News

‘Selfie’ beats ‘twerk’ for word of the year

‘Selfie’ beats ‘twerk’ for word of the year

BUZZWORDS: Reality mom Kris Kardashian manages to work in two buzzwords: making a "duck face" while taking a "selfie." Way to trend, Kris.

LONDON (Reuters) – “Selfie” – a self portrait usually on a smartphone or webcam – was selected word of the year on Tuesday by the Oxford Dictionaries, based on a 17,000 percent rise in its usage from a year ago.

“Selfie” was chosen after it “gained momentum throughout the English-speaking world in 2013 as it evolved from a social media buzzword to mainstream shorthand for a self-portrait photograph”, Oxford Dictionaries said in a statement.

The spike in popularity of the word, whose origin can be traced back to an Australian online forum in 2002, was based on “language research conducted by Oxford Dictionaries editors”, the publisher said.

“Selfie” beat a number of other buzzwords of 2013, including “twerk” referring to dancing in a sexually provocative manner and which was popularized by singer Miley Cyrus at the MTV Video Music Awards last August.

PHOTOS: Celebrity ‘selfies’

“The Word of the Year need not have been coined within the past 12 months and it does not have to be a word that will stick around for a good length of time,” Judy Pearsall, editorial director for Oxford Dictionaries, said.

“It is very difficult to predict accurately which new words will have staying power, and only time will tell if these words have lasting significance,” she added.

“Selfie” has spawned a raft of spinoffs, including “helfie” for a picture taken of someone’s own hair, “belfie” for taking a picture of your own posterior and “drelfie” for a self portrait while in a drunken state.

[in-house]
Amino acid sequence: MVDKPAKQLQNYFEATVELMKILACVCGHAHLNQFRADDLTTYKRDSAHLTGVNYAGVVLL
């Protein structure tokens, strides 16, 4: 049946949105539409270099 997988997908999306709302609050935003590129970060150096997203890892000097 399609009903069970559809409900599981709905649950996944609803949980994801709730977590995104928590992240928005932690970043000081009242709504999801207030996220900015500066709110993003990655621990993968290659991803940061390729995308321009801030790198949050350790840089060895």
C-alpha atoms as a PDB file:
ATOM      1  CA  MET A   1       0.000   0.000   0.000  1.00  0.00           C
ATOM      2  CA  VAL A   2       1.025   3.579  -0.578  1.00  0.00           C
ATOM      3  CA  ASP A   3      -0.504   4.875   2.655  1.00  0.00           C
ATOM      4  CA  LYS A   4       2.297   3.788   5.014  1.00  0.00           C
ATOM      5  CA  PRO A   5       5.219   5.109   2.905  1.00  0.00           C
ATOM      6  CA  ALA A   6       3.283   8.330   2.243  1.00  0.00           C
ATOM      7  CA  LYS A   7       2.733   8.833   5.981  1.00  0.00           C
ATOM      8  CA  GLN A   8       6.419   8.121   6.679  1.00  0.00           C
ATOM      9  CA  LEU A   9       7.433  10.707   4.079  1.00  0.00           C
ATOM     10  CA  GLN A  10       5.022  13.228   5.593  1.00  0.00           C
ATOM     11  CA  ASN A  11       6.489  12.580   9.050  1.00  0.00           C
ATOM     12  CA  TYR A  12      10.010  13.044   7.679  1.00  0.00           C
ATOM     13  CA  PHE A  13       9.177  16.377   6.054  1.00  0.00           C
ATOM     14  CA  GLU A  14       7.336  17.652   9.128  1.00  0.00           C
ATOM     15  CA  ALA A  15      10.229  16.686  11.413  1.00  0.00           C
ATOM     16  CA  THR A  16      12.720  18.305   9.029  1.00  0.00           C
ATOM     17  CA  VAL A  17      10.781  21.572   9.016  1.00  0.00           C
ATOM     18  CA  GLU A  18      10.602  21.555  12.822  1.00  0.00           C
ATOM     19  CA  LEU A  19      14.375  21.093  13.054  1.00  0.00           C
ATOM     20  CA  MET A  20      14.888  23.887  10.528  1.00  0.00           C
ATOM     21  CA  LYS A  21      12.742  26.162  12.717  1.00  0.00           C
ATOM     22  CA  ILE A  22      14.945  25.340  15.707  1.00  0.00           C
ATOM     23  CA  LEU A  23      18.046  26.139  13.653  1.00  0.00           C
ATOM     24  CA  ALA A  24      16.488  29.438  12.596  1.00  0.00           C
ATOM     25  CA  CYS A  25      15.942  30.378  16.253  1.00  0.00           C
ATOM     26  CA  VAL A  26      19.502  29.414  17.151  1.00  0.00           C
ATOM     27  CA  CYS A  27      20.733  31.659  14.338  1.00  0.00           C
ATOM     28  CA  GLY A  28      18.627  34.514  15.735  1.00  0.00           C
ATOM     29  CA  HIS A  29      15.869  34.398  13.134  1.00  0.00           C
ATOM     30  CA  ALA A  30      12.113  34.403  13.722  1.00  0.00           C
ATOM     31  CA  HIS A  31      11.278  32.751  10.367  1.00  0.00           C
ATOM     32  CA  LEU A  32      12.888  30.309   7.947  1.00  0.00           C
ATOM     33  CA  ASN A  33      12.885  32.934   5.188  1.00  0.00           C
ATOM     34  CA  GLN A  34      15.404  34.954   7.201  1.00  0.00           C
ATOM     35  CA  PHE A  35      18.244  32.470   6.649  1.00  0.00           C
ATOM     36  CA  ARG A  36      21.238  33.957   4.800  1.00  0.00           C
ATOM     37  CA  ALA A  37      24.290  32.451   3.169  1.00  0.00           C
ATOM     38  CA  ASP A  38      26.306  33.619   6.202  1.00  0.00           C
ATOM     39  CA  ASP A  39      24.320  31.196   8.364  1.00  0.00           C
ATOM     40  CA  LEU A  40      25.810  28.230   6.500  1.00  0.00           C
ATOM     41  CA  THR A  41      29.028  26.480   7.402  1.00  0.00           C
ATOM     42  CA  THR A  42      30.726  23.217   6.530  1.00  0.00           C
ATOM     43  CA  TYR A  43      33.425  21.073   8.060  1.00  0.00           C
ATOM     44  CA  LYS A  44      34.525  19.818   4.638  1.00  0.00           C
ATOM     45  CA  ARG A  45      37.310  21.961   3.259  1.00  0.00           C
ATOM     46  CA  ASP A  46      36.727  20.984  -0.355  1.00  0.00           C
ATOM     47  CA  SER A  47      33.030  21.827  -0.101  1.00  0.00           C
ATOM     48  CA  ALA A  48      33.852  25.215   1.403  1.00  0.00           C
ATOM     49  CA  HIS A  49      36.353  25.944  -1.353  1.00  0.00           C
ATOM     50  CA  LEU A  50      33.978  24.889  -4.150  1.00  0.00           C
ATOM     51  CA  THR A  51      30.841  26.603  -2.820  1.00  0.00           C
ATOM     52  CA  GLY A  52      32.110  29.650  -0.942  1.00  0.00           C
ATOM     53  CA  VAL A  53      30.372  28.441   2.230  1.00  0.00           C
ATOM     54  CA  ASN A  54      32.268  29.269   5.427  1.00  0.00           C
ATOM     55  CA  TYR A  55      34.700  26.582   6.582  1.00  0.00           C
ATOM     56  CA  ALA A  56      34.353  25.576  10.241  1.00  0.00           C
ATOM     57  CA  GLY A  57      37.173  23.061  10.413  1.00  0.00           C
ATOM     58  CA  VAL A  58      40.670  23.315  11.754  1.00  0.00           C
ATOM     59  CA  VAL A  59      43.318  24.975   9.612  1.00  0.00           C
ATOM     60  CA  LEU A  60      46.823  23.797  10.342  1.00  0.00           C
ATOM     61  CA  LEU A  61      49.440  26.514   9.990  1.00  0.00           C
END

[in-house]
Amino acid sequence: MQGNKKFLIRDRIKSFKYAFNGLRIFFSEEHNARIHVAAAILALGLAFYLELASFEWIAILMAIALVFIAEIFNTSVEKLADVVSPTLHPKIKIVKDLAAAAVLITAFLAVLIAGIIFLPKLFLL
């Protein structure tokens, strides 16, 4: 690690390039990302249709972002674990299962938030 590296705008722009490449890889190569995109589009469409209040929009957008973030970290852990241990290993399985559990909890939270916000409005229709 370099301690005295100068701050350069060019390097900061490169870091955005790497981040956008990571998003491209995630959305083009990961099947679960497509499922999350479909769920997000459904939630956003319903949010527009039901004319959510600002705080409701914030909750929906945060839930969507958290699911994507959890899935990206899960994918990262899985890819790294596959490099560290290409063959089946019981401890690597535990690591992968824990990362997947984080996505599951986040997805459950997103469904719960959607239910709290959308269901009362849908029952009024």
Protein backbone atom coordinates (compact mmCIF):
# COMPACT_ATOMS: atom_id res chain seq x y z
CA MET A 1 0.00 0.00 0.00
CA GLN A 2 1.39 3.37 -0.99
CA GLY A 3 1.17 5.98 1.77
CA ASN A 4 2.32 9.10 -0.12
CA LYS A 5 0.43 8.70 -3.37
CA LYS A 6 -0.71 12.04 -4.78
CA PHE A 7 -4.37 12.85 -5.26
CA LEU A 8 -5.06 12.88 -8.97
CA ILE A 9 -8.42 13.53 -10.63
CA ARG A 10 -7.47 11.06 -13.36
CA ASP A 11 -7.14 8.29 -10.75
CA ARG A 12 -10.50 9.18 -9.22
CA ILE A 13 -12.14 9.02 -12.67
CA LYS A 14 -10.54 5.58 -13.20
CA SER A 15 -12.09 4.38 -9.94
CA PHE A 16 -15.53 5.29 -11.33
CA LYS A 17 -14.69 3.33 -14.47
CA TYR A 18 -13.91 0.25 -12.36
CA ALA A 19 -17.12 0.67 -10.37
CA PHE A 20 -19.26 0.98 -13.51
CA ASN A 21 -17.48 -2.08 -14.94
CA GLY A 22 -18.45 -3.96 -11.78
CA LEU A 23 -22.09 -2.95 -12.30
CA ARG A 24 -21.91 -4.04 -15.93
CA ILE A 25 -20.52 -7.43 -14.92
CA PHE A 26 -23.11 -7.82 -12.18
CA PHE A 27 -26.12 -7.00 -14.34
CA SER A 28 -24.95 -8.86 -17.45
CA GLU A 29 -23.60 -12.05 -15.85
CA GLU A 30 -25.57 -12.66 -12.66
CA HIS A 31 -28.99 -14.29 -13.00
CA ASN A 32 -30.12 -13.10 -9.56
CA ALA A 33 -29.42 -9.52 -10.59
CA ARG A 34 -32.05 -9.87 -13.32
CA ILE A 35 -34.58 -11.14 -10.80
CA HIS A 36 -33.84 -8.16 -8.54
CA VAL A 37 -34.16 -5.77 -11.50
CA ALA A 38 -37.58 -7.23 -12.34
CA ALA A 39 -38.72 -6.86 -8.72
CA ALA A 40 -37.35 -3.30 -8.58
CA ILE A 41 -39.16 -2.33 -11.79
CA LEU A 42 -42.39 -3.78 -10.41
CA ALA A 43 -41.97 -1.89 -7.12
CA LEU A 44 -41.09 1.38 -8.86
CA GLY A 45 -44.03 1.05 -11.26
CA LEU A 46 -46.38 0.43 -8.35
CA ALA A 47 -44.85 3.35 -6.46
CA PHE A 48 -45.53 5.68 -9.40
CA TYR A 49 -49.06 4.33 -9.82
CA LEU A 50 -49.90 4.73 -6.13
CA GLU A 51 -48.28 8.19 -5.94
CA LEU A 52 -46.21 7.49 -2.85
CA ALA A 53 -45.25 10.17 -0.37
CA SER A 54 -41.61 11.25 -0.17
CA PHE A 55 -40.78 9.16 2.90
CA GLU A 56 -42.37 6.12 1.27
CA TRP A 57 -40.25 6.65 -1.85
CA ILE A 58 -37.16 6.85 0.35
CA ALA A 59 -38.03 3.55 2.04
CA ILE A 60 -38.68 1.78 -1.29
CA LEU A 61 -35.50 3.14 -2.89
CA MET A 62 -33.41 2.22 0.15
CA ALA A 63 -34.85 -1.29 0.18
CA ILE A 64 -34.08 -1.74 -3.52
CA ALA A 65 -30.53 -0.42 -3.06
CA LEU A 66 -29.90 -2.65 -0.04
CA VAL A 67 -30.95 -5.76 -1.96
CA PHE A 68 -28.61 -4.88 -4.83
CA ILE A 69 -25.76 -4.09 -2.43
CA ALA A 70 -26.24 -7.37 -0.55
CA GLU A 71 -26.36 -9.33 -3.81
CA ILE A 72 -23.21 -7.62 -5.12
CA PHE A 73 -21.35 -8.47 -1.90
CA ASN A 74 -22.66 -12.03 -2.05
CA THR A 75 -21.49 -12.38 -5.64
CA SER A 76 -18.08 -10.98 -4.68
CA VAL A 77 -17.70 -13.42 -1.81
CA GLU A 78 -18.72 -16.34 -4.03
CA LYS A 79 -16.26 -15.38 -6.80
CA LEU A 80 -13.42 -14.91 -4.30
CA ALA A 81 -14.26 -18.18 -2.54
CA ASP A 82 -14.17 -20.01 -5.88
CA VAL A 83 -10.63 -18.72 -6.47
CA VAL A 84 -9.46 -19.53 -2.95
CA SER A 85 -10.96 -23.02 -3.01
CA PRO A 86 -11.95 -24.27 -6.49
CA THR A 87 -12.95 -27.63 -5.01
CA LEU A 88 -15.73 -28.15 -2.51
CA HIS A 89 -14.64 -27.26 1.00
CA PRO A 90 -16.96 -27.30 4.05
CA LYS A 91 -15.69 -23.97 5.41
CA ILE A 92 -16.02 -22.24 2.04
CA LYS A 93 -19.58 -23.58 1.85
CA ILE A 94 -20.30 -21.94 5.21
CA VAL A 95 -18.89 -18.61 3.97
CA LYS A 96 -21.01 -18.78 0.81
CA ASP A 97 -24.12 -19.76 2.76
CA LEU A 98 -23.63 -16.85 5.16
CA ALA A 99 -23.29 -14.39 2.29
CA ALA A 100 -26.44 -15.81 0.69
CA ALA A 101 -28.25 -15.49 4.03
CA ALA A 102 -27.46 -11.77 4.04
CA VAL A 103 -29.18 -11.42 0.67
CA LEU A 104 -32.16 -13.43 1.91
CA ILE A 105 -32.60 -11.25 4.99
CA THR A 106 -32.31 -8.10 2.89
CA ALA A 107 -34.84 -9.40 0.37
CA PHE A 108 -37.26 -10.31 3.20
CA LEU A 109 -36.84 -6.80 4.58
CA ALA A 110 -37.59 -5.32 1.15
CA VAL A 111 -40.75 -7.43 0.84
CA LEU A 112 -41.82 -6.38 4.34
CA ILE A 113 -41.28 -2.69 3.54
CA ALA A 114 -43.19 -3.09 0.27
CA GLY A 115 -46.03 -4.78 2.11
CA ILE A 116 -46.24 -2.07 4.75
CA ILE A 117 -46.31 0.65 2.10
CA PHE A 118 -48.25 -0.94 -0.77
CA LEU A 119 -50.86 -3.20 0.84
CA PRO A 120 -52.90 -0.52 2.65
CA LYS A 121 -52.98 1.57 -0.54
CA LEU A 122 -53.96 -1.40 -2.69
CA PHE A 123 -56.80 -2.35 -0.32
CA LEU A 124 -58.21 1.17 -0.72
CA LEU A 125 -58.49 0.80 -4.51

The word’s usage was based on statistical analysis of the Oxford English Corpus, which is a structured set of texts stored electronically, and specifically the New Word Monitor Corpus, Oxford Dictionaries said.

It said that the New Monitor Corpus collects around 150 million words in use each month, using automated criteria to scan new web content using the English language worldwide.

This is used to track and verify new and emerging words and senses on a daily basis, and the firm has a dedicated team of editors whose job it is to add new words to the Oxford English Dictionary and OxfordDictionaries.com using this data.

(Writing by Michael Roddy; Editing by William Hardy)

Latest Stories

in Sports

Soccer rocked as top FIFA officials arrested in U.S. corruption probe

Updated
fifaarrests

Seven of the most powerful figures in soccer face extradition to the U.S. after their arrest in Switzerland, where authorities also announced a criminal investigation into the awarding of the next two World Cups.

in National

Ford recalls nearly a half-million vehicles

ford

Ford has recalled several models, including the Mustang and Taurus, for a power steering problem.

in Entertainment

Want something sold? Get Liam Neeson to pitch it

liamneeson

The "Taken" star has edged out fellow Irish actor Pierce Brosnan to be named the most effective celebrity pitchman.